Story by Sarah Ruppenthal | Illustration by Matt Foster
I don’t scare easily. As a kid, I was never afraid of the dark or the boogeyman lurking under the bed. The only thing in my house that goes bump in the night is me, fumbling my way to the kitchen for a midnight snack.
That is, until I spent one dark and stormy night at the historic ‘Iao Theater in Wailuku, and discovered that I’m not impervious to goose bumps, after all.
After cemeteries and creepy old mansions, theaters seem to be a popular venue for reports of paranormal activity. The ‘Iao is no exception. Built in 1928, the former movie house has gained notoriety for having a resident company of ghosts.
Michael Pulliam, a production associate at the ‘Iao, says generations of thespians and theater staff have given eerily similar accounts of witnessing mistlike, drifting images, odd lights and shadows; and hearing voices and footsteps when the theater was supposedly empty.
Others have actually felt the presence of something ghostly, like actress Alison Mikes, who says her pulse quickens every time she enters the dressing rooms backstage. “I get this feeling on the back of my neck, and that’s when I know I’m not alone.”
In 2009, an obake (supernatural) historian determined that there are at least two distinct spirits still hanging around after their final curtain call. Of the two, “Emma” has had the most commanding stage presence. While there is no evidence that she is (or, was) an Emma, she purportedly responds favorably to the name.
Evidently Emma is a benevolent specter. In one popular account, she warned a set designer that the theater roof needed to be fixed immediately. Her words of caution were ignored, and a large section of the roof crashed onto the sidewalk the next morning.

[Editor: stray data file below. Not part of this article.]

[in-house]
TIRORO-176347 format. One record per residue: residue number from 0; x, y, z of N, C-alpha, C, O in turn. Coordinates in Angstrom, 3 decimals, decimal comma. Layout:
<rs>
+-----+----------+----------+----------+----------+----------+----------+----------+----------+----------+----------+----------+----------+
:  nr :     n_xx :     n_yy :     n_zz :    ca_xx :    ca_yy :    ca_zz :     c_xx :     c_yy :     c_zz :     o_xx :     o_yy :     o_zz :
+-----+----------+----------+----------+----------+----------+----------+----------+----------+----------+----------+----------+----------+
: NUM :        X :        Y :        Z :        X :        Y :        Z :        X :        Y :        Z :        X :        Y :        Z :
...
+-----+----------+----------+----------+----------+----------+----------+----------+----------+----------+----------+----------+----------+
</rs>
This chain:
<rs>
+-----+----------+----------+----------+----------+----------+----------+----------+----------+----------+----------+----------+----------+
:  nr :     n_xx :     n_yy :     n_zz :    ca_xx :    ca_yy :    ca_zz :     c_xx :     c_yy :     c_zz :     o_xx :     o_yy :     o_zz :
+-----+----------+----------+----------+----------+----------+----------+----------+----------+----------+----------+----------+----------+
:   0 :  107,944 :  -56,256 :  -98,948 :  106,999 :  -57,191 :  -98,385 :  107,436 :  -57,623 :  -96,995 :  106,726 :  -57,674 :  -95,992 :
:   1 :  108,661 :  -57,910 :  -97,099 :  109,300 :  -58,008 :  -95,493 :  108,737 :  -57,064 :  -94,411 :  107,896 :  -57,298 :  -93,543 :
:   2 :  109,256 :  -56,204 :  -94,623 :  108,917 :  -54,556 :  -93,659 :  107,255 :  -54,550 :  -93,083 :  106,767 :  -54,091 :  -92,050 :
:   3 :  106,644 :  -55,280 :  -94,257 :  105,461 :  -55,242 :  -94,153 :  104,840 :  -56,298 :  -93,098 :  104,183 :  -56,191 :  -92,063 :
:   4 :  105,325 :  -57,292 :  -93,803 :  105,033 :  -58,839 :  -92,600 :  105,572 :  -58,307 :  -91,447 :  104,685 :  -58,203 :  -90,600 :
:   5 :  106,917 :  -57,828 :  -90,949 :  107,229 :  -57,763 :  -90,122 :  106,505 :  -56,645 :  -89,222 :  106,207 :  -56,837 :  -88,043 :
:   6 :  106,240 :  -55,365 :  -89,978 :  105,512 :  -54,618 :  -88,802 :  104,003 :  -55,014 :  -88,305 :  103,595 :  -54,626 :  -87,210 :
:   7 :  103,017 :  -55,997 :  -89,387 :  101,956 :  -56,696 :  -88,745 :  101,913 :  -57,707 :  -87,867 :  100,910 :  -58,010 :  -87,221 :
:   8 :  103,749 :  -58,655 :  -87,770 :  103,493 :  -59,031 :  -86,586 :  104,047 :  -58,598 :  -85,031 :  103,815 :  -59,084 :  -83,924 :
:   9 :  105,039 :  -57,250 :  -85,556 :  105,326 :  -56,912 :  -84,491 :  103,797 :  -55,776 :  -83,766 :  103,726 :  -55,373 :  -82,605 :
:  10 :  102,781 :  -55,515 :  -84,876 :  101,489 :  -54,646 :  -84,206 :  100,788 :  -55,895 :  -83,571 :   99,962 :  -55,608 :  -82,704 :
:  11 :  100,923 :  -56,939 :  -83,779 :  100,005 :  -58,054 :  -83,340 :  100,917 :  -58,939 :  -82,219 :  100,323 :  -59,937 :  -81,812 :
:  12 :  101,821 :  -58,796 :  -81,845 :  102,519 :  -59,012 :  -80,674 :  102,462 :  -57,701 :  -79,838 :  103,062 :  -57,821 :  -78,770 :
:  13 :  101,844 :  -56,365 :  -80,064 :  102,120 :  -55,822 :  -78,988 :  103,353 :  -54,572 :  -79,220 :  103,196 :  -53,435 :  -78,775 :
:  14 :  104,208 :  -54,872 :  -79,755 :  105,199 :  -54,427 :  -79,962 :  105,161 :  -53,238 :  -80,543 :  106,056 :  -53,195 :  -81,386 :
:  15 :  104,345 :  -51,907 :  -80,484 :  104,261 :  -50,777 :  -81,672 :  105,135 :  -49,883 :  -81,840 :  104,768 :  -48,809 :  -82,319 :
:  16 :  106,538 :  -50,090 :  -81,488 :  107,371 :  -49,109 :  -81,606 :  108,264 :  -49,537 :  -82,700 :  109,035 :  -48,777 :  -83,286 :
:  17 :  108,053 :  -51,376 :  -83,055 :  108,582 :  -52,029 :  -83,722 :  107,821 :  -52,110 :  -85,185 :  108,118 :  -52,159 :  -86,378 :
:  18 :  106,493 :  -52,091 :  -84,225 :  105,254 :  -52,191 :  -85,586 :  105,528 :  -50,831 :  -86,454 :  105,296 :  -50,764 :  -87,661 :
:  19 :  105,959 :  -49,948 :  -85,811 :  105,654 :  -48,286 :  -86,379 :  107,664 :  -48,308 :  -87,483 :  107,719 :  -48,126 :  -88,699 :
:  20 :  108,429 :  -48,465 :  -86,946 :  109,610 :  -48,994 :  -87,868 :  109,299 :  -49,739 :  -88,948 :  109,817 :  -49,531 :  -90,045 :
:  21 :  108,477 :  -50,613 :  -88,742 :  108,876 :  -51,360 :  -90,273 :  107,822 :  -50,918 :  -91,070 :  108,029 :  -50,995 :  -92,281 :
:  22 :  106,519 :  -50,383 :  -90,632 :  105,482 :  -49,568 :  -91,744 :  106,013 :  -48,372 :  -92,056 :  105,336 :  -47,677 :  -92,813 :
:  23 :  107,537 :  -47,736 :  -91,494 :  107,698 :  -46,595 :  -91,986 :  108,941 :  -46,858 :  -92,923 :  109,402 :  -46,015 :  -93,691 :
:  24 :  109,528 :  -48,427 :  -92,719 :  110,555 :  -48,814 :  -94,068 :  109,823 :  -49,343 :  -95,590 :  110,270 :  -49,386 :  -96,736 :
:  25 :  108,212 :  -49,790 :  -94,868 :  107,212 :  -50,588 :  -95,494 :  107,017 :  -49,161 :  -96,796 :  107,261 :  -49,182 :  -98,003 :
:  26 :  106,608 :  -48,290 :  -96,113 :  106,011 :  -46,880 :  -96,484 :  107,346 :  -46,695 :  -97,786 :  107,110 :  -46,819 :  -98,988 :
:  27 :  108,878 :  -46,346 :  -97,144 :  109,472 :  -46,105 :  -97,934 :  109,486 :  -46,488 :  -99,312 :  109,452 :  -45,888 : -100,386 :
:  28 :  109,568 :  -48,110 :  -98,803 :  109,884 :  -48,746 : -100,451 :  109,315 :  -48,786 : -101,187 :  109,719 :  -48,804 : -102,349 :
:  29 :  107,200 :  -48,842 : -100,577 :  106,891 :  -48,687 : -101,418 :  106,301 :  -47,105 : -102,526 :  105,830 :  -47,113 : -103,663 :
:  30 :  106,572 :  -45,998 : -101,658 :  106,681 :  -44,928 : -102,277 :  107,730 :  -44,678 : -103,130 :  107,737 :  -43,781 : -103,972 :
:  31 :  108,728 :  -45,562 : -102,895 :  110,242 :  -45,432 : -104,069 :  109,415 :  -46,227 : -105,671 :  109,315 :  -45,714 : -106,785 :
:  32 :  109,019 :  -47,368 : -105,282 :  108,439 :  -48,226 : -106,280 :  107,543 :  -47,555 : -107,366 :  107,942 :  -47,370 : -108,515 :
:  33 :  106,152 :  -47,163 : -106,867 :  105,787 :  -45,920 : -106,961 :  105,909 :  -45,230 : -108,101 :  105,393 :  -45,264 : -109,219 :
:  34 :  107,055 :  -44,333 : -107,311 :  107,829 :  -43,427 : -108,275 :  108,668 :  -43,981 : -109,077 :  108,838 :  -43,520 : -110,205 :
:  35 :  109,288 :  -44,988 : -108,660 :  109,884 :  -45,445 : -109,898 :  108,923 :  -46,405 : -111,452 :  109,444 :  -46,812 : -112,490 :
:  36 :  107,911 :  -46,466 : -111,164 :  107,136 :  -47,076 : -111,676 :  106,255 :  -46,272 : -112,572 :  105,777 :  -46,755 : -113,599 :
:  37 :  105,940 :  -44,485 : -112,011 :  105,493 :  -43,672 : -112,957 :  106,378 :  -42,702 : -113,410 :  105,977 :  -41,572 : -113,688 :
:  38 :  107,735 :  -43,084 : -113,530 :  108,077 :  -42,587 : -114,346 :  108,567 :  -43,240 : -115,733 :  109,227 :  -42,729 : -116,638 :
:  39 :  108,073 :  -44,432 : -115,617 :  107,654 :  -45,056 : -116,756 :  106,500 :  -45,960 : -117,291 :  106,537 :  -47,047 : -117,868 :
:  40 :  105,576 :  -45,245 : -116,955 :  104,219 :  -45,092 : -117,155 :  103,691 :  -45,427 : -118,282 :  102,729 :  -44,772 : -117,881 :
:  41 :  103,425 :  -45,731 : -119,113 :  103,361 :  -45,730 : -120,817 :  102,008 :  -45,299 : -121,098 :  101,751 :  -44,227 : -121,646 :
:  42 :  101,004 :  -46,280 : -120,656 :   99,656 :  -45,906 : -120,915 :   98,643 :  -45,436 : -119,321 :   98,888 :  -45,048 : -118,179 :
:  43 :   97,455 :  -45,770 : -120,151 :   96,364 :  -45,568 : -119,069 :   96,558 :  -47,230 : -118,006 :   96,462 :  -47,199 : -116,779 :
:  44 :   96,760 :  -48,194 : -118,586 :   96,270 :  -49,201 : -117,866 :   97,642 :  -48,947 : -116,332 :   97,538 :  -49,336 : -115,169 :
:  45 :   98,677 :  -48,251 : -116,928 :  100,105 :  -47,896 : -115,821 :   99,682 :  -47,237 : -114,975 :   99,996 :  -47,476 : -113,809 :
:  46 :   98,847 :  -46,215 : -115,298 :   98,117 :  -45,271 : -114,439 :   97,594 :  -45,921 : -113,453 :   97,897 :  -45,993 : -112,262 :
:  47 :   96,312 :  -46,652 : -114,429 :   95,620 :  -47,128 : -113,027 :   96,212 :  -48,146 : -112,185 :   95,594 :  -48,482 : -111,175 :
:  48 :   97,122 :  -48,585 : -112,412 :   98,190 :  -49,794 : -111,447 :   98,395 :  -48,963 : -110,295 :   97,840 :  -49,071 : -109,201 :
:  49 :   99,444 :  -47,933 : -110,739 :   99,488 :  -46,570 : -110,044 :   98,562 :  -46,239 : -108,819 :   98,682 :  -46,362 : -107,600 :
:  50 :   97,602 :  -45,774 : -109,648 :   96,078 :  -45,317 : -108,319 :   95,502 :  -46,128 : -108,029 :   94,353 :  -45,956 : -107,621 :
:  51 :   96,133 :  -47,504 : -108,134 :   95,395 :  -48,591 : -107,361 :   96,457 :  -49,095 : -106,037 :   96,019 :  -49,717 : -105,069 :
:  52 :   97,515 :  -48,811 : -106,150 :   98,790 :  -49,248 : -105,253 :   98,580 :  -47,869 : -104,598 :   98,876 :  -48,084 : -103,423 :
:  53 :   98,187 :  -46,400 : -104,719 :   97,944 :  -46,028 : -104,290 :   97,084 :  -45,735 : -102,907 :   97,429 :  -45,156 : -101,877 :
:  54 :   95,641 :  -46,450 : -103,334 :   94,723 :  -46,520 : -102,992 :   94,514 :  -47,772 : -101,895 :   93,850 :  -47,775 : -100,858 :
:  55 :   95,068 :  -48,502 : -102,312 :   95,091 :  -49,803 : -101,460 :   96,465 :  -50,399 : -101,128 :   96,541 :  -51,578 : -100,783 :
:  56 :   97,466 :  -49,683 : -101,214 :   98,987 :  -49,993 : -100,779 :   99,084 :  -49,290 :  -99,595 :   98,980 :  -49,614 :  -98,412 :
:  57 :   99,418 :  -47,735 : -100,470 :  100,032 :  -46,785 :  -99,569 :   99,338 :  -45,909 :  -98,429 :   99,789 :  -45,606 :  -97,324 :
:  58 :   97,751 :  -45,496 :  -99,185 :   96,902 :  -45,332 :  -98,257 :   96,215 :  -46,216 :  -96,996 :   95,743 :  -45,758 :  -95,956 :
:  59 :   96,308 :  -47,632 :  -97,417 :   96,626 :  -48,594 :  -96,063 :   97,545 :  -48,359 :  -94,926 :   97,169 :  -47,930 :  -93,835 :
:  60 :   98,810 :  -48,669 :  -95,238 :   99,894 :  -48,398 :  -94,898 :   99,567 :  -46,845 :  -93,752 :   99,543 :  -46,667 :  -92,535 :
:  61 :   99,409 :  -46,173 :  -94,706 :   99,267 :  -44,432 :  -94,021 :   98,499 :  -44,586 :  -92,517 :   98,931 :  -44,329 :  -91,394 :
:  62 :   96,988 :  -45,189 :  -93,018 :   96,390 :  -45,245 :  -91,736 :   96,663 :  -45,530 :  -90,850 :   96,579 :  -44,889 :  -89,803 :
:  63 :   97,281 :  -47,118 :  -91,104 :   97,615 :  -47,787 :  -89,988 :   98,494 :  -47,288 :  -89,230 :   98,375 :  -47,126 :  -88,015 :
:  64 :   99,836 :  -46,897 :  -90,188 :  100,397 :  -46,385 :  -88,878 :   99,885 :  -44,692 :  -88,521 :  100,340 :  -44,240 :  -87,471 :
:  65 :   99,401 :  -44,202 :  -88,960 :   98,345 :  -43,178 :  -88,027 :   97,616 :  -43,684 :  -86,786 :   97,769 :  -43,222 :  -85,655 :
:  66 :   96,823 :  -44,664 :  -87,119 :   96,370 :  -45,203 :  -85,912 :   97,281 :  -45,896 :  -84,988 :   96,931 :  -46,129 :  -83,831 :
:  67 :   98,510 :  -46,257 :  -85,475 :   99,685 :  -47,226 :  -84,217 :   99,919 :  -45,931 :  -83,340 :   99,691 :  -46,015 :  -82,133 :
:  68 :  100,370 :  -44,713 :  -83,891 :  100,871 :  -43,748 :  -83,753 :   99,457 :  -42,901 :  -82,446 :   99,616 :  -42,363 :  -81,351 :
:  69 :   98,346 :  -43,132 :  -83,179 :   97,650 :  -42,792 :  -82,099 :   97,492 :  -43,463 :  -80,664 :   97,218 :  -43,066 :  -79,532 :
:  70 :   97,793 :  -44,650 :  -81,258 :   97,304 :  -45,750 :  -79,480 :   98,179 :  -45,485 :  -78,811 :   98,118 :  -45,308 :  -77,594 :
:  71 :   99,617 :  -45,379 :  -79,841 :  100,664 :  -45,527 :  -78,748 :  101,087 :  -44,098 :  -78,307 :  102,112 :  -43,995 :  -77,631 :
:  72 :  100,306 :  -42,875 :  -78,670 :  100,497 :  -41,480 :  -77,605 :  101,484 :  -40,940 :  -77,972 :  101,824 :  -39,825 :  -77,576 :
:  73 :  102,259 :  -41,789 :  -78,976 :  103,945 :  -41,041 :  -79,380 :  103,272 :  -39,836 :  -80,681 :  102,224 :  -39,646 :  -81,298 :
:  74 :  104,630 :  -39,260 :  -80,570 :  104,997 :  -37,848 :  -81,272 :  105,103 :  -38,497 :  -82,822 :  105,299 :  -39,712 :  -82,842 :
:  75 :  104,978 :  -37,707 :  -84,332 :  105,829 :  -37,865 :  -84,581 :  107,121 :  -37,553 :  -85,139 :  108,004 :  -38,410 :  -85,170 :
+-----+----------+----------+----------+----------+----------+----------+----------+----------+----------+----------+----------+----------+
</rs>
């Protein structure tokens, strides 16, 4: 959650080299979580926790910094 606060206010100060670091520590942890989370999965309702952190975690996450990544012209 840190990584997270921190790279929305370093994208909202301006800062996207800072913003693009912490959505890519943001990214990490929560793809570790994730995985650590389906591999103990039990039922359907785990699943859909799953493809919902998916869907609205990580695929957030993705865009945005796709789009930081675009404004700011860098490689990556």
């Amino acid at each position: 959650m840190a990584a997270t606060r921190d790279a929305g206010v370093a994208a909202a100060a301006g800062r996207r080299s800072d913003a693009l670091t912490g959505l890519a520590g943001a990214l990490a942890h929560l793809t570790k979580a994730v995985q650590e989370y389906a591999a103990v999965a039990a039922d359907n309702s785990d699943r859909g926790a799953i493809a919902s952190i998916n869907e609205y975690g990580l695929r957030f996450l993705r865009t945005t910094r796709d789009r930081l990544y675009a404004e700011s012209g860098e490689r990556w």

While there is no record of any nefarious deeds or mishaps at the ‘Iao, some believe it must be the site of unfinished business. Last March, members of a paranormal research team shooting on-location footage for an August 2012 episode of the Sci-Fi Channel’s Haunted Collector extricated a mysterious time capsule encased in the theater’s cement facade.
It was hidden in plain sight.
The cryptic contents of the capsule, which dates back to the 1920s, include two blank postcards, a gold barrette, and a reel of antique celluloid film depicting an unidentifiable young woman dressed in white.
The Hollywood crew wasn’t the first to investigate the claim that the venue is haunted. Or the last. That is how I came to be at the ‘Iao Theater one summer evening with ReGina Norlinde, a local medium.
Even the most ardent skeptic would agree the theater is spooky after dark. Once the audience, cast and crew exit the building, the lights go down and the cavernous space is blanketed in eerie silence. As we wandered the theater aisles, mezzanine and (of course) basement, I became acutely aware of every creak, draft and shadow.
It wasn’t until we were standing backstage, a space filled with murky darkness and discarded theater props, that a chill crept up my spine. Like Alison, I felt as if we weren’t alone.
But we were the only ones in the building that night.
Do I believe the ‘Iao Theater is really haunted? The jury is still out on that one.
But you won’t catch me there alone after dark anytime soon.